Why was Moshe, of all people at the time, chosen to lead our ancestors out of Egypt? The Torah tells us very little about his life prior to his first encounter with God at the bush. We learn of but three episodes. (1) He encounters an Egyptian beating a Hebrew slave; he couldn’t bare the sight of the strong hurting the weak and he struck down the Egyptian. (2) He saw two Hebrew slaves fighting – he couldn’t bare that injustice either, and he confronted them. This was not easy: the fighting Hebrews repudiated him and Pharaoh threatened to kill him. But this did not deter Moshe’s sense of justice, his feeling of obligation towards others. (3) As he fled Pharaoh and arrived at a well, he saw several sisters there to draw water; shepherds bullied them and drove them away. Moshe rescued them from the shepherds and watered their flock.
The prominent essayist Achad Ha’am in his essay “Moses” observed:
“This is the sum of our knowledge about Moses’ life till the time when he stood before Pharaoh and he was then “eighty years old.” Of all that long stretch of years, and what happened in them, tradition takes no account, because they were only the preface, only the preparation for the real work of the Prophet. If an exception was made in the case of these three events, which happened to the Prophet at the outset of his life’s journey, and if we see that all three have the same characteristic, that of the Prophet standing up against the world in the name of righteousness, we may believe that the object of the tradition was to throw this conflict into relief, and to show how the Prophet displayed the essential qualities of his kind from the very first.”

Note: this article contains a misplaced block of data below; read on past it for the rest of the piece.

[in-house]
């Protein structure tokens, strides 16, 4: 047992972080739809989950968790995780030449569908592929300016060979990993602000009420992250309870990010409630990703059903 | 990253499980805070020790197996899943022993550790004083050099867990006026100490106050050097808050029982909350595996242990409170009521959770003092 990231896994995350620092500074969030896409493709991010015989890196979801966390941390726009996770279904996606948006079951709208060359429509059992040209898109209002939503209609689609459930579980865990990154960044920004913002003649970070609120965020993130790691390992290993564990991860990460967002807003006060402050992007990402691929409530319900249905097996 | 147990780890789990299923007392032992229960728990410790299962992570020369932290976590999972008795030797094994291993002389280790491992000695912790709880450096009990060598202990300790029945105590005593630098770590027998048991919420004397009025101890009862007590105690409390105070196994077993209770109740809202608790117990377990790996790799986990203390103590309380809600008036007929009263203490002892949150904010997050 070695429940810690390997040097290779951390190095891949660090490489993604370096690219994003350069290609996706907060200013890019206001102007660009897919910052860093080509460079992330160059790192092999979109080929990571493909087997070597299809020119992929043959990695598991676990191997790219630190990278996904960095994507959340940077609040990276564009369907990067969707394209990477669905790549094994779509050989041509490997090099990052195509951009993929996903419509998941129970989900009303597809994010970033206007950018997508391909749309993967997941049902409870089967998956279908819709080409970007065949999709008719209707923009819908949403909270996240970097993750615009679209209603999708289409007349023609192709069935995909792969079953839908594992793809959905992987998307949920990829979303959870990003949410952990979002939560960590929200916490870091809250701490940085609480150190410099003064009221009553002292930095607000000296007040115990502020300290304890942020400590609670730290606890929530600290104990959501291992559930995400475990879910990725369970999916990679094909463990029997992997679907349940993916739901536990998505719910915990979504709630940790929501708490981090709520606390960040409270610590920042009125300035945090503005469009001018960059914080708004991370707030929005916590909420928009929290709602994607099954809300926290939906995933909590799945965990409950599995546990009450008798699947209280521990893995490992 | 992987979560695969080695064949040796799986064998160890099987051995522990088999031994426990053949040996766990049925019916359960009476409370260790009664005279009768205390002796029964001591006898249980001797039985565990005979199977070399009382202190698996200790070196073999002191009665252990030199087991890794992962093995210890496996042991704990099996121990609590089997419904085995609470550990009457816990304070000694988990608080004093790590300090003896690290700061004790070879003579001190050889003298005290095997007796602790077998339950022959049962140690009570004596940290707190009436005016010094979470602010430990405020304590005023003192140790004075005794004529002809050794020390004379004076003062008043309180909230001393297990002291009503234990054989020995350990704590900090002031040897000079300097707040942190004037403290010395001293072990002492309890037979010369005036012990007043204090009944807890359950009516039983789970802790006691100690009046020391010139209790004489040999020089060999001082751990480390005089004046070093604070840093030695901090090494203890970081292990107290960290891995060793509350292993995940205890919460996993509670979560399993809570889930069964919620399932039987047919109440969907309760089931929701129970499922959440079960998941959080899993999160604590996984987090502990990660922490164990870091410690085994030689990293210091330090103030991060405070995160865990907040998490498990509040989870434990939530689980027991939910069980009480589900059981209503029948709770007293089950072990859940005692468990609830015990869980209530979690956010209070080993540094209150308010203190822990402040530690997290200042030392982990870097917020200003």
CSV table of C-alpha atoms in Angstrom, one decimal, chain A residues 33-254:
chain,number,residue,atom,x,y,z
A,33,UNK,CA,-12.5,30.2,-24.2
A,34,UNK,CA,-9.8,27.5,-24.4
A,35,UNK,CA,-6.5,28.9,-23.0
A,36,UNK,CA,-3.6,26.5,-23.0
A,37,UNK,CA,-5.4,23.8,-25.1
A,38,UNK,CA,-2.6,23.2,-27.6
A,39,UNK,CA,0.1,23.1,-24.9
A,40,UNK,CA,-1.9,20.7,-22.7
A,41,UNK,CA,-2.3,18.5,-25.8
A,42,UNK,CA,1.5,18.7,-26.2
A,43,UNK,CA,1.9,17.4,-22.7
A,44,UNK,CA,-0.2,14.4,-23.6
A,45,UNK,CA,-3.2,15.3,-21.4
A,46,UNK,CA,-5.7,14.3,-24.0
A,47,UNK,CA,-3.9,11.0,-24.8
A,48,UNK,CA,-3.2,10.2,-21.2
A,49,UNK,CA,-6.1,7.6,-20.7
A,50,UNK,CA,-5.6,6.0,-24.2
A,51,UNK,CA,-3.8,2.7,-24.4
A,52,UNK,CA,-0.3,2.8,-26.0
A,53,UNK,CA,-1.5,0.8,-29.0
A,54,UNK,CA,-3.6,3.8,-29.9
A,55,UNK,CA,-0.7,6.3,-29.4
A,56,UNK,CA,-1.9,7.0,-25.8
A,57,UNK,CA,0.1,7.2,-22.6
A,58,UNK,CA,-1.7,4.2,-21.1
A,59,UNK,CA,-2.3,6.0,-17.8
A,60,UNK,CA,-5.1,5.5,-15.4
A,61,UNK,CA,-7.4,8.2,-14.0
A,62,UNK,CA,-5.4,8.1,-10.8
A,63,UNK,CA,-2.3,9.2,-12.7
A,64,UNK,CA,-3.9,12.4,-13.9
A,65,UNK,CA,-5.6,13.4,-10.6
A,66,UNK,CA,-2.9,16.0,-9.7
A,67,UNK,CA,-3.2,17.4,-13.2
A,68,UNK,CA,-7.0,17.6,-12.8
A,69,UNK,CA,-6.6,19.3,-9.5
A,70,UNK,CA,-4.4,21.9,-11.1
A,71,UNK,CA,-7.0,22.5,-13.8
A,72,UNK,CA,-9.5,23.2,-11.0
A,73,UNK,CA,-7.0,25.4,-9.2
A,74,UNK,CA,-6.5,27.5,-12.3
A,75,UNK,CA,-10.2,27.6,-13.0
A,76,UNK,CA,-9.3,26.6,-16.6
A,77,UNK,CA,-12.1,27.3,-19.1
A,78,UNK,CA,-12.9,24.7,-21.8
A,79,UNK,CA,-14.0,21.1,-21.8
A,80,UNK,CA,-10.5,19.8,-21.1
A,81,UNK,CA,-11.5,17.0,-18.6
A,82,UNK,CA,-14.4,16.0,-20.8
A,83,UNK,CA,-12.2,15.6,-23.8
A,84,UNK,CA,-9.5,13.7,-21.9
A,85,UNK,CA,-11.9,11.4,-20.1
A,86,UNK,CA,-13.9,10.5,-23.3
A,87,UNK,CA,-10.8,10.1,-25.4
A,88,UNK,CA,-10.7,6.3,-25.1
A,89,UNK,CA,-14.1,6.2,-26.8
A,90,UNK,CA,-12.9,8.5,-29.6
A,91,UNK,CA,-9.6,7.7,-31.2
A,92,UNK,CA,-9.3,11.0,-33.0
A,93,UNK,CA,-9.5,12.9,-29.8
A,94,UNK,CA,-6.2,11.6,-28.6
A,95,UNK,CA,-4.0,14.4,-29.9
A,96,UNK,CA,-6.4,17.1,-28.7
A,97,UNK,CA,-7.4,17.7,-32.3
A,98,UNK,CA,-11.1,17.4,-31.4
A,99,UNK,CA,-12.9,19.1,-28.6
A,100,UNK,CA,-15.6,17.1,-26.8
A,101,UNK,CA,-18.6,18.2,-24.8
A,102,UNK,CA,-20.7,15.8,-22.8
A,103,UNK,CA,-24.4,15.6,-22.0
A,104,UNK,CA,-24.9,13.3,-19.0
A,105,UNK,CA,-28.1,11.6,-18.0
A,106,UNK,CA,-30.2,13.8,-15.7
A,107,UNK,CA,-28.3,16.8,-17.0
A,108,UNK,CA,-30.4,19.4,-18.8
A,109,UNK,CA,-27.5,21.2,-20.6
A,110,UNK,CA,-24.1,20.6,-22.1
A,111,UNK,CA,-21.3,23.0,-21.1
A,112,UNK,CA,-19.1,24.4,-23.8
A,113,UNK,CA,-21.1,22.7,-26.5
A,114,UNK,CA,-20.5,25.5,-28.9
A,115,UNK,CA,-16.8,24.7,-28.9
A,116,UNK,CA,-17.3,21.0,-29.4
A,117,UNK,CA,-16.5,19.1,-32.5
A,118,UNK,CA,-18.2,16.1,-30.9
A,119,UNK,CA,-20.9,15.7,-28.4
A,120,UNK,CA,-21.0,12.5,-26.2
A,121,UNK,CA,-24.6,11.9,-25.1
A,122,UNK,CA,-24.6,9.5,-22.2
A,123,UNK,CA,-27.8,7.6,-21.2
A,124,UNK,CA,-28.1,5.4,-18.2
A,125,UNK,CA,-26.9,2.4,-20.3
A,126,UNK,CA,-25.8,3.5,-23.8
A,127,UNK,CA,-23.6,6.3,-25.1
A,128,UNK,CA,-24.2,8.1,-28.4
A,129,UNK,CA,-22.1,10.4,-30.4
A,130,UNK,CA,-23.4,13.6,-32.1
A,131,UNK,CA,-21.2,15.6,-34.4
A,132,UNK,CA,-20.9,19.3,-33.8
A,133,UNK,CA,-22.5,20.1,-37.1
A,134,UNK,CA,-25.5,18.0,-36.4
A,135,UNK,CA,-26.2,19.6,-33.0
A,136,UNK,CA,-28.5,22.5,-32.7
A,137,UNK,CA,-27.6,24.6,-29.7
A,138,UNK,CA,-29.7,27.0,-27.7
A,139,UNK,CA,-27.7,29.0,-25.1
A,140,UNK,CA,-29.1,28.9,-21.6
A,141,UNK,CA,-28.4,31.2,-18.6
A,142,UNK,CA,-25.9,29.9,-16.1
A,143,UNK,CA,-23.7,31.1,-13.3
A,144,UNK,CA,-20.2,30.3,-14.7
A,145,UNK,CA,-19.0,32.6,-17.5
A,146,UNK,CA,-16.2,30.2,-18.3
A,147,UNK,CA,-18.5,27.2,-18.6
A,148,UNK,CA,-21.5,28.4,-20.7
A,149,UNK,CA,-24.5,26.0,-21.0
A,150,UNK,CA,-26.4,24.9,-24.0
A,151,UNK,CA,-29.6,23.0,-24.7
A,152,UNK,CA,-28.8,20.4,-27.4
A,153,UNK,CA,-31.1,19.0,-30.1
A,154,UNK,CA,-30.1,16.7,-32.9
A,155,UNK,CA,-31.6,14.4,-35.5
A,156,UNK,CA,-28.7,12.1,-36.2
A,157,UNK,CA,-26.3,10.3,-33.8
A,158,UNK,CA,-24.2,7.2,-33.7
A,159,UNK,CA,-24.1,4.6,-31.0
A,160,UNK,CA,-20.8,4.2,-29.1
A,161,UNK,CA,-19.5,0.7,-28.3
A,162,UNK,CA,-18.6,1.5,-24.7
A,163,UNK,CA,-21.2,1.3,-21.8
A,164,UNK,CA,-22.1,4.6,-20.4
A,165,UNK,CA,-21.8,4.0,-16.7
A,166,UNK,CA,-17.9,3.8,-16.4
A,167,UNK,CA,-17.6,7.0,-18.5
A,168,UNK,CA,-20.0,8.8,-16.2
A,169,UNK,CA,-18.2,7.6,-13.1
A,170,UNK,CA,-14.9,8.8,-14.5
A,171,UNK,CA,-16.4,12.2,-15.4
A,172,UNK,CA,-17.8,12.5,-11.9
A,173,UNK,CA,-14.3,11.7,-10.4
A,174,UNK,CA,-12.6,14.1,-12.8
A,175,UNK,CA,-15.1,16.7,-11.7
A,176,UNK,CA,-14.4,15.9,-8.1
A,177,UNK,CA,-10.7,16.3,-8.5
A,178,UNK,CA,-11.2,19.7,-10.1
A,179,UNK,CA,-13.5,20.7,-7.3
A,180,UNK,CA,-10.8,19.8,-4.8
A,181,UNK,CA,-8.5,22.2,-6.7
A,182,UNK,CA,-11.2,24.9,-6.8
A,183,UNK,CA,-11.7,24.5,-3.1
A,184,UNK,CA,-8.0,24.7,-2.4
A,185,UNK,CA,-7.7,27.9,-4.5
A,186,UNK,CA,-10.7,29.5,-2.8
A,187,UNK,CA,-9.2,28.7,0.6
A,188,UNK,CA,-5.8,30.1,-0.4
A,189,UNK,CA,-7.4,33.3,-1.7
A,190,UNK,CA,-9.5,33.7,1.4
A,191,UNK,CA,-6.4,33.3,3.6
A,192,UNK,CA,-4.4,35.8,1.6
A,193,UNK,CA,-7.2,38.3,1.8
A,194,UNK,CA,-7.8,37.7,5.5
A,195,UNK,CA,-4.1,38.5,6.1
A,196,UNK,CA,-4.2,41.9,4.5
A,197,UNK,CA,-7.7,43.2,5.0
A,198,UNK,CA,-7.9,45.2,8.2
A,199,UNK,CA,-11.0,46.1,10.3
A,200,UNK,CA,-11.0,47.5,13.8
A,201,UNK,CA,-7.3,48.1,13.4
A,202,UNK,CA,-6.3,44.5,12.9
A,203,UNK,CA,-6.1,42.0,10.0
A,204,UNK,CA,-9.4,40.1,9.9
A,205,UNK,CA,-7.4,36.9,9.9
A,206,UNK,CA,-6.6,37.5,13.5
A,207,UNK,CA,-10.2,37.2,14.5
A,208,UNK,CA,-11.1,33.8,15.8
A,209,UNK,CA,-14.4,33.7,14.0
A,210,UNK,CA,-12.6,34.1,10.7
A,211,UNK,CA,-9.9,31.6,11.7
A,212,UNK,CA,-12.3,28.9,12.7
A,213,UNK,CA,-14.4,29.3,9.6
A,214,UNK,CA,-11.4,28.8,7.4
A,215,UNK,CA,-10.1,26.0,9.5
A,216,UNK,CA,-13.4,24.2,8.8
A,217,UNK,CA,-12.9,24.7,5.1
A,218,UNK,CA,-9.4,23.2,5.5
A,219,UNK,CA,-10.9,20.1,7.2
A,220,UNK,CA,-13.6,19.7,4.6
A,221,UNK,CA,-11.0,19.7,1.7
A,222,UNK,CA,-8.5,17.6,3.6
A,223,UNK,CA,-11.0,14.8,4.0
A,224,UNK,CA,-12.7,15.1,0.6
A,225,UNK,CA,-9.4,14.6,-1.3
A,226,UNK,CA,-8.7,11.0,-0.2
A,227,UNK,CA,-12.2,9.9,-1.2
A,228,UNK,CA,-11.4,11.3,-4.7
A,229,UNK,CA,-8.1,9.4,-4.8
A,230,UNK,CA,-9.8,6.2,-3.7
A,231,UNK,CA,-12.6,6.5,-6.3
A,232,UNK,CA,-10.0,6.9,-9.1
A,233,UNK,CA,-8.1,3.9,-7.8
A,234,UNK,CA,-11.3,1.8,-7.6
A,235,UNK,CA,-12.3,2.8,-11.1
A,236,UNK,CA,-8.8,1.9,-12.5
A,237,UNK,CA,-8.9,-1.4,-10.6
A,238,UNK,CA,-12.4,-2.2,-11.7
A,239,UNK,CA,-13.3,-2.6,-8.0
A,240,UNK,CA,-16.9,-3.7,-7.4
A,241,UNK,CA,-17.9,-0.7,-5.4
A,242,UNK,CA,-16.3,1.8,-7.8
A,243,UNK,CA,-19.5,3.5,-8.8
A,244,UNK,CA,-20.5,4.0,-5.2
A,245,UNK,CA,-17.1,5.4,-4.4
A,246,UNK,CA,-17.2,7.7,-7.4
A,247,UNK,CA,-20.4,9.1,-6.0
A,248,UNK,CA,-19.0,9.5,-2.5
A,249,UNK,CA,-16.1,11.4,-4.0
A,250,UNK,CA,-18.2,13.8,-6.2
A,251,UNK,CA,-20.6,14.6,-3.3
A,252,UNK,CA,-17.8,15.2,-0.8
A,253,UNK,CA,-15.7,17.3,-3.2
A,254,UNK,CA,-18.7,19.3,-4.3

Moshe was the preeminent example of someone who “yesh lo Elohim,” he had fear of God before he ever even met God or heard of Him and he was born alive due to someone else’s fear of God. This is remarkable: it was not seeing the burning bush and hearing God’s voice that led to Yirat Hashem (fear of God) but rather the reverse! It was his fear of God – his consistently having acted out of a sense of justice and morality even when it was contrary to his own interest – that led him to meet God in the first place and to be appointed our great leader.
And herein lies our lesson for all ages. Moshe was the greatest leader, and no one was ever or will ever be like him. However, let us take note of how God selected that leader. The only people fit for leadership are ones who “yesh lahem Elohim.” When someone demonstrates time after time, action after action, decision after decision, that they operate purely out of convenience and self-regard without any regard for a higher calling, for other people, for justice, for right and wrong, they have demonstrated they are unfit for leadership. For anyone who did not understand this earlier, they understand it now. In the spirit of V’halachta Bidrachav (imitatio dei, following in God’s ways), let us resolve to select our leaders the way He did.
About the Author
Roy Feldman is Rabbi of Congregation Beth Abraham-Jacob in Albany, New York. Prior to that, he was Assistant Rabbi at Congregation Kehilath Jeshurun in New York City and taught Judaic studies at the Ramaz Upper School. He has studied at and holds degrees from Yeshivat Petach Tikva, Columbia University, and Yeshiva University. Rabbi Feldman believes that a rabbi’s primary role in the twenty-first century is to articulate, embody, and exemplify the reasons why traditional Judaism remains relevant today.